Taunja Bennett “Claudia” (unidentified victim) Cynthia Lynn (Rose) Wilcox Laurie Anne Pentland “Cindy” (unidentified victim) “Susanna” (unidentified victim) Angela Subrize Julie Winningham : “Keith Hunter Jesperson: The Happy Face Killer’s Reign of Terror (1955-1995)”

Death – Obituary – Accident and Crime News : Keith Hunter Jesperson, also known as the “Happy Face Killer,” terrorized multiple states between 1990 and 1995 with his brutal murders. Born on April 6, 1955, in British Columbia, Canada, Jesperson had a troubled upbringing. He was the middle child in his family and experienced abuse from his father, who would often hit him with a leather belt as a form of punishment.

Growing up in Chilliwack, Canada, Jesperson was larger than his classmates and became the target of bullying. He was taunted with names like “Monster Man” and “Igor,” which likely contributed to his violent tendencies. As a child, Jesperson displayed cruelty towards animals, killing cats and snakes and inflicting pain on creatures like deer, rabbits, and coyotes under the guise of hunting.

Jesperson’s first victim was Taunja Bennett, a 23-year-old developmentally disabled woman whom he met while out drinking. He convinced her to go to his house, where he assaulted, beat, and ultimately strangled her. This murder marked the beginning of Jesperson’s killing spree.

Over the next few years, Jesperson continued to target vulnerable individuals, including sex workers and short-term acquaintances. He would rape and strangle his victims, leaving their bodies in various locations across Oregon, California, Florida, Nebraska, and Washington. Jesperson’s criminal activities extended beyond murder, as his history included instances of animal cruelty, arson, and sexual assault.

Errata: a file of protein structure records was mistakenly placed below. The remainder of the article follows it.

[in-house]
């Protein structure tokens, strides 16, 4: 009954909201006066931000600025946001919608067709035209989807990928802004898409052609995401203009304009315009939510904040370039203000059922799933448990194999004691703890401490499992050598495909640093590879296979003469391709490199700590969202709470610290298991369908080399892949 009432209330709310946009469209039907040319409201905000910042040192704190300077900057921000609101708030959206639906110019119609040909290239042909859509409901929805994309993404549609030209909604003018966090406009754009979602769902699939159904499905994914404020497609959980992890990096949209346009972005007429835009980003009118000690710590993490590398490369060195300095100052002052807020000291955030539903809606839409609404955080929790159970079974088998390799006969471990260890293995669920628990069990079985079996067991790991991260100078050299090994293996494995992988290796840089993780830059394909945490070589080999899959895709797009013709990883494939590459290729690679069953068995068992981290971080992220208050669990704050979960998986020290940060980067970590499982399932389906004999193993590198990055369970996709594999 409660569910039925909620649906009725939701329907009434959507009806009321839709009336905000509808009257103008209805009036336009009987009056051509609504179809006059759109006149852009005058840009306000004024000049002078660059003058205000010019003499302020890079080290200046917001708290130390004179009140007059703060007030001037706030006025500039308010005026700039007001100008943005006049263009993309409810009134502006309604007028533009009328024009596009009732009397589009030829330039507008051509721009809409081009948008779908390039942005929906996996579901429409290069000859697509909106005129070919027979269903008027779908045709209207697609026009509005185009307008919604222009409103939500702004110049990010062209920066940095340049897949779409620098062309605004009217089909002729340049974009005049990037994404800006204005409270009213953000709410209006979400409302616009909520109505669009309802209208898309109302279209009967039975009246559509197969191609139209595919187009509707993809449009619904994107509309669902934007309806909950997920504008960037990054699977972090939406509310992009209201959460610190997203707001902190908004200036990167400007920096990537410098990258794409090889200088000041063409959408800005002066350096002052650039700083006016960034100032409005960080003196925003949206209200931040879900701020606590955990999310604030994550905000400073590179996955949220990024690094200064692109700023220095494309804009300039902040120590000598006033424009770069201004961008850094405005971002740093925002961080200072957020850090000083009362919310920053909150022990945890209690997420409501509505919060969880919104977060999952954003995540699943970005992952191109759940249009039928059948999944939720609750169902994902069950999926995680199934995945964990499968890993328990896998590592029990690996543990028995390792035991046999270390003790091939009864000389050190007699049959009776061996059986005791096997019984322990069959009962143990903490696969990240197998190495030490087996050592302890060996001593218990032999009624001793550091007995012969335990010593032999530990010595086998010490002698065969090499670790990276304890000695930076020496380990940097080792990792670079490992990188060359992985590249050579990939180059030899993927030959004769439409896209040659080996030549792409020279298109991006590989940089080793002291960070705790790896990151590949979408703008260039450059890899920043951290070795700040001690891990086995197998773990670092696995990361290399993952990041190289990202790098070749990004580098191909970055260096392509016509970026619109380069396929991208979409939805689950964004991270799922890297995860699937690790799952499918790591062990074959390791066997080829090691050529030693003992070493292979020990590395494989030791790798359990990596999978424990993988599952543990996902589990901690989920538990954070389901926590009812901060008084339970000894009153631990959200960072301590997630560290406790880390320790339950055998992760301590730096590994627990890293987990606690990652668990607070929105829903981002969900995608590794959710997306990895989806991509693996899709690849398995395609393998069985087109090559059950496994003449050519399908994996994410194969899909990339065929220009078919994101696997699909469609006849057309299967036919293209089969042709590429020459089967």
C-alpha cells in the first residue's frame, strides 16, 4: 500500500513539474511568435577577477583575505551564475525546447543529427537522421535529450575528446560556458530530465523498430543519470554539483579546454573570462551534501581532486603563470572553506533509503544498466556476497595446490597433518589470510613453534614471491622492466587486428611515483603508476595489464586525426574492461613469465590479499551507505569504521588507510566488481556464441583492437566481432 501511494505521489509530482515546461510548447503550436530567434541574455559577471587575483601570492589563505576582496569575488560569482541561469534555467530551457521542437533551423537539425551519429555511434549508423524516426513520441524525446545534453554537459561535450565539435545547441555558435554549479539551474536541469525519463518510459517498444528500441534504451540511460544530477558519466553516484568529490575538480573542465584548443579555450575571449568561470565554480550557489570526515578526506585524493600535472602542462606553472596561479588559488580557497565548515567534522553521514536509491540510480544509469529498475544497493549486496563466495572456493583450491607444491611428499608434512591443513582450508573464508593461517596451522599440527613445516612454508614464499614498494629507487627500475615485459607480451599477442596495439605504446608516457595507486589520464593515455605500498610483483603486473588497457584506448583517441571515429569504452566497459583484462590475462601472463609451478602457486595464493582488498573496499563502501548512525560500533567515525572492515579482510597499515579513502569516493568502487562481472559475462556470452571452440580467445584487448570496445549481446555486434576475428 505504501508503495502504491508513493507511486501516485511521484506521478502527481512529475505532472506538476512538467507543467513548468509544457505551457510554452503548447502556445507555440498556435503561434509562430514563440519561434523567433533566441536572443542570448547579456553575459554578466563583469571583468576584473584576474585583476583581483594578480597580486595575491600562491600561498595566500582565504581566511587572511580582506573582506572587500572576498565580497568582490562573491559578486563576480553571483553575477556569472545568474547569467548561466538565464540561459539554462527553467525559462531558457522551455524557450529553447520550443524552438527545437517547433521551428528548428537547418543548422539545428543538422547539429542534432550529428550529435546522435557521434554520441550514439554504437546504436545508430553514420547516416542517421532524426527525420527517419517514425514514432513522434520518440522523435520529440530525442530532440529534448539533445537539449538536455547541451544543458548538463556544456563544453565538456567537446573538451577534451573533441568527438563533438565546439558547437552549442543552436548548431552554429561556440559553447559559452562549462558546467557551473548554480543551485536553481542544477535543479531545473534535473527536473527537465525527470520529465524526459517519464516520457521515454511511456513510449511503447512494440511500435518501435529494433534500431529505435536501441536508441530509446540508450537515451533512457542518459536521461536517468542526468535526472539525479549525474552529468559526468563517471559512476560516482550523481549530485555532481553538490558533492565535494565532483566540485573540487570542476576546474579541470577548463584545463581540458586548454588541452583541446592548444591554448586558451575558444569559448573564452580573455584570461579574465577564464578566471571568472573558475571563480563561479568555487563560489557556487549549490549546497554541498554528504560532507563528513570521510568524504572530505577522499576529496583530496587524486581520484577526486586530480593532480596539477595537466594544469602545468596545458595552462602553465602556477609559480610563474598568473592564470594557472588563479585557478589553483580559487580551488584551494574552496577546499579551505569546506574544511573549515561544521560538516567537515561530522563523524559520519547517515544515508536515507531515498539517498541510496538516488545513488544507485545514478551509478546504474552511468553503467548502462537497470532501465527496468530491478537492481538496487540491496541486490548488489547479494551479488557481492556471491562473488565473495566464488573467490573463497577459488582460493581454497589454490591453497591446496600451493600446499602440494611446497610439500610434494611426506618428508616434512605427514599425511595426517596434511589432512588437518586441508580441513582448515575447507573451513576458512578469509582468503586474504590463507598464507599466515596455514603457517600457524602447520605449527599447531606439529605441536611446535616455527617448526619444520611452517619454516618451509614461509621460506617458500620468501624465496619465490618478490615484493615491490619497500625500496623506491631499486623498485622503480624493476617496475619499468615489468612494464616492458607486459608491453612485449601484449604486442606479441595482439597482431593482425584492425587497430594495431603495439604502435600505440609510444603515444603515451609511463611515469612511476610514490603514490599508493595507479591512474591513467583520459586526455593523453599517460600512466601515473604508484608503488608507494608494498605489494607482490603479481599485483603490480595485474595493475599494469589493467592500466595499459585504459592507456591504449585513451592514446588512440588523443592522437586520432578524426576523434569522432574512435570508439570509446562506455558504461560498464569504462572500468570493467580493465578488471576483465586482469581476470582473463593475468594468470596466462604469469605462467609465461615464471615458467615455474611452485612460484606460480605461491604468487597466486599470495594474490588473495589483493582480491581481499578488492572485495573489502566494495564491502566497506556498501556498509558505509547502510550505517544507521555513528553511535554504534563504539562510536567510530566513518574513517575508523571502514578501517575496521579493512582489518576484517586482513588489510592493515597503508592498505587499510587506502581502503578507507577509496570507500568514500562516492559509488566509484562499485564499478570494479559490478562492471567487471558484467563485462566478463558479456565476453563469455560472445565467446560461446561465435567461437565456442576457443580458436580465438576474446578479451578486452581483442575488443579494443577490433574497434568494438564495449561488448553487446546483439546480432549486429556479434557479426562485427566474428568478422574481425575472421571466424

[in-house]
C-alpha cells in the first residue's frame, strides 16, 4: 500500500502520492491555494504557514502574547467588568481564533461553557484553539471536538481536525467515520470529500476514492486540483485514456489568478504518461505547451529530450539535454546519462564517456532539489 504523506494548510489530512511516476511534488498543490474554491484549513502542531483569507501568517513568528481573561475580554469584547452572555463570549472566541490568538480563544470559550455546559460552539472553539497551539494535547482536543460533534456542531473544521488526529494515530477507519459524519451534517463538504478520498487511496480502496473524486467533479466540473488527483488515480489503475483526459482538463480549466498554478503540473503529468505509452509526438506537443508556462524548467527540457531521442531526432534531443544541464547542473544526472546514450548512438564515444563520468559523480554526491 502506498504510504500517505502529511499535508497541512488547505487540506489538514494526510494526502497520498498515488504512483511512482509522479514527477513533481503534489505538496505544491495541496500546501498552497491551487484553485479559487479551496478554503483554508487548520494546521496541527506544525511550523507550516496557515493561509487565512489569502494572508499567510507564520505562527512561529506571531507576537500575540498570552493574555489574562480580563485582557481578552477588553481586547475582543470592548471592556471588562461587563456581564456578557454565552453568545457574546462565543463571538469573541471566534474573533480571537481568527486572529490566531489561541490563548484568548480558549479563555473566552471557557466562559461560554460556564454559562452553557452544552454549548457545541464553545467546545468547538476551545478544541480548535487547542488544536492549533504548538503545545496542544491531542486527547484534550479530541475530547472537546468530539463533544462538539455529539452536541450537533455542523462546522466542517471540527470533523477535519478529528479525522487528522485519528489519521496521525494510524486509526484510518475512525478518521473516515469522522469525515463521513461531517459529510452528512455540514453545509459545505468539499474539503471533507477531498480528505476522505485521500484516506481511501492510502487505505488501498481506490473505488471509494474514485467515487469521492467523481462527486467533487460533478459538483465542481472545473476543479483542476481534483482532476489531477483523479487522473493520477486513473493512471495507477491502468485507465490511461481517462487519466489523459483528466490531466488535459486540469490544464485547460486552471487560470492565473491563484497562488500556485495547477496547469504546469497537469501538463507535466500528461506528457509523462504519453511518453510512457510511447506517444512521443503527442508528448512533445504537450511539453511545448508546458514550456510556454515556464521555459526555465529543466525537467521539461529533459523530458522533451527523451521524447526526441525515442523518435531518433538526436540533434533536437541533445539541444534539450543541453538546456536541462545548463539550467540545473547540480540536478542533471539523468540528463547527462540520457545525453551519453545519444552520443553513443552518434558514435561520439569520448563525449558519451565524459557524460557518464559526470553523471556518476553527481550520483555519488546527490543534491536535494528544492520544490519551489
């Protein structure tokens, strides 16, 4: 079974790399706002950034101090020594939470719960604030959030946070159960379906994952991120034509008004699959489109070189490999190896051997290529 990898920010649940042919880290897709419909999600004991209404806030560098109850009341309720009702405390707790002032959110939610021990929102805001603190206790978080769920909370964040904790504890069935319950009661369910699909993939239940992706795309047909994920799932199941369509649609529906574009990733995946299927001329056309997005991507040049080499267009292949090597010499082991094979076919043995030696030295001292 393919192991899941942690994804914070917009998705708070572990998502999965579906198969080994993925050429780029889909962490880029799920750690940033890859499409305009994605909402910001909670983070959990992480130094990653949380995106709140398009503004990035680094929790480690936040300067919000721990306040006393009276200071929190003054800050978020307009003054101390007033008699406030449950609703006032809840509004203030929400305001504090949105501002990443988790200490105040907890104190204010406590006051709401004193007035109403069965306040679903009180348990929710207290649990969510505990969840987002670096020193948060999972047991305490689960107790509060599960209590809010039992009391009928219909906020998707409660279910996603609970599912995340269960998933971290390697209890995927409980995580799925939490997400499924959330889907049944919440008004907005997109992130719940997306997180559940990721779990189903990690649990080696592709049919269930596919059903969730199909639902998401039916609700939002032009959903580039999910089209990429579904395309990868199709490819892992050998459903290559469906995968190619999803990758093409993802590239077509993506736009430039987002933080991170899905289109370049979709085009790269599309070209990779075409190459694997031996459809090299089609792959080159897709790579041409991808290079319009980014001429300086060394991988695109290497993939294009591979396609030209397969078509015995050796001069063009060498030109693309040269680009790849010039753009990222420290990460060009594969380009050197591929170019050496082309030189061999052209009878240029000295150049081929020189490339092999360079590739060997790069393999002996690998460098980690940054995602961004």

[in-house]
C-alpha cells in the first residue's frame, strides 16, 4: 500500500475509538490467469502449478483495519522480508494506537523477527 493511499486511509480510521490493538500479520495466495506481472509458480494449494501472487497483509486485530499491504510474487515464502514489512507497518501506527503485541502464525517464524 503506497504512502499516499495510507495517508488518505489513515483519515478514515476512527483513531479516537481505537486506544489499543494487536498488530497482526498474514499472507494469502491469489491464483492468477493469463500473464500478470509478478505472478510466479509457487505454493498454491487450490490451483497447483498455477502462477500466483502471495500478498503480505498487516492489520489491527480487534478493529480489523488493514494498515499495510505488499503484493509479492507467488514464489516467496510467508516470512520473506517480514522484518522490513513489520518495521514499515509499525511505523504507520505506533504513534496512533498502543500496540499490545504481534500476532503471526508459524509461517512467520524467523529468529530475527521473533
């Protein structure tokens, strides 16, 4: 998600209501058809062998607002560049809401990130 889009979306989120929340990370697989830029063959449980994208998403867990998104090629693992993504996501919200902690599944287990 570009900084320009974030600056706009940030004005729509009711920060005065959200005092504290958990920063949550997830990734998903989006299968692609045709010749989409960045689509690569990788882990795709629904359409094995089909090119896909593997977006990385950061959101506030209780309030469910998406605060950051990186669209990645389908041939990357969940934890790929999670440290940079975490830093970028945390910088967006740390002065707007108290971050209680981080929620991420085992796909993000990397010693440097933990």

Jesperson gained notoriety for his anonymous confessions, which he would leave in messages containing smiley faces. This led to his nickname, the “Happy Face Killer.” In addition to these confessions, Jesperson would share details of his crimes on restroom walls and send anonymous letters to newspapers, signed with smiley faces as well.

Eventually, Jesperson was apprehended after the discovery of his last victim, Julie Winningham, who happened to be his girlfriend at the time. He attempted suicide but ended up confessing to her murder. In a letter to his brother, he admitted to being a killer for five years and claimed responsibility for eight murders.

Jesperson received multiple life sentences for his crimes but was spared the death penalty. He currently resides in the Oregon State Penitentiary, where he spends his time creating artwork. Some of his pieces have even been featured on “murderabilia” websites.

The story of Keith Hunter Jesperson has been the subject of various books and films. A television movie titled “Happy Face Killer,” starring David Arquette as Jesperson, aired in 2014. Several books, including “I: The Creation of a Serial Killer” by Jack Olsen and “Dangerous Ground: My Friendship with a Serial Killer” by M. William Phelps, have delved into Jesperson’s life and crimes. Additionally, Melissa G. Moore, Jesperson’s older daughter, has written “Shattered Silence: The Untold Story of a Serial Killer’s Daughter” and explored her father’s actions in the podcast “Happy Face.”

Keith Hunter Jesperson’s reign of terror may have ended, but his heinous crimes and the impact they had on his victims and their families continue to haunt the memories of many.

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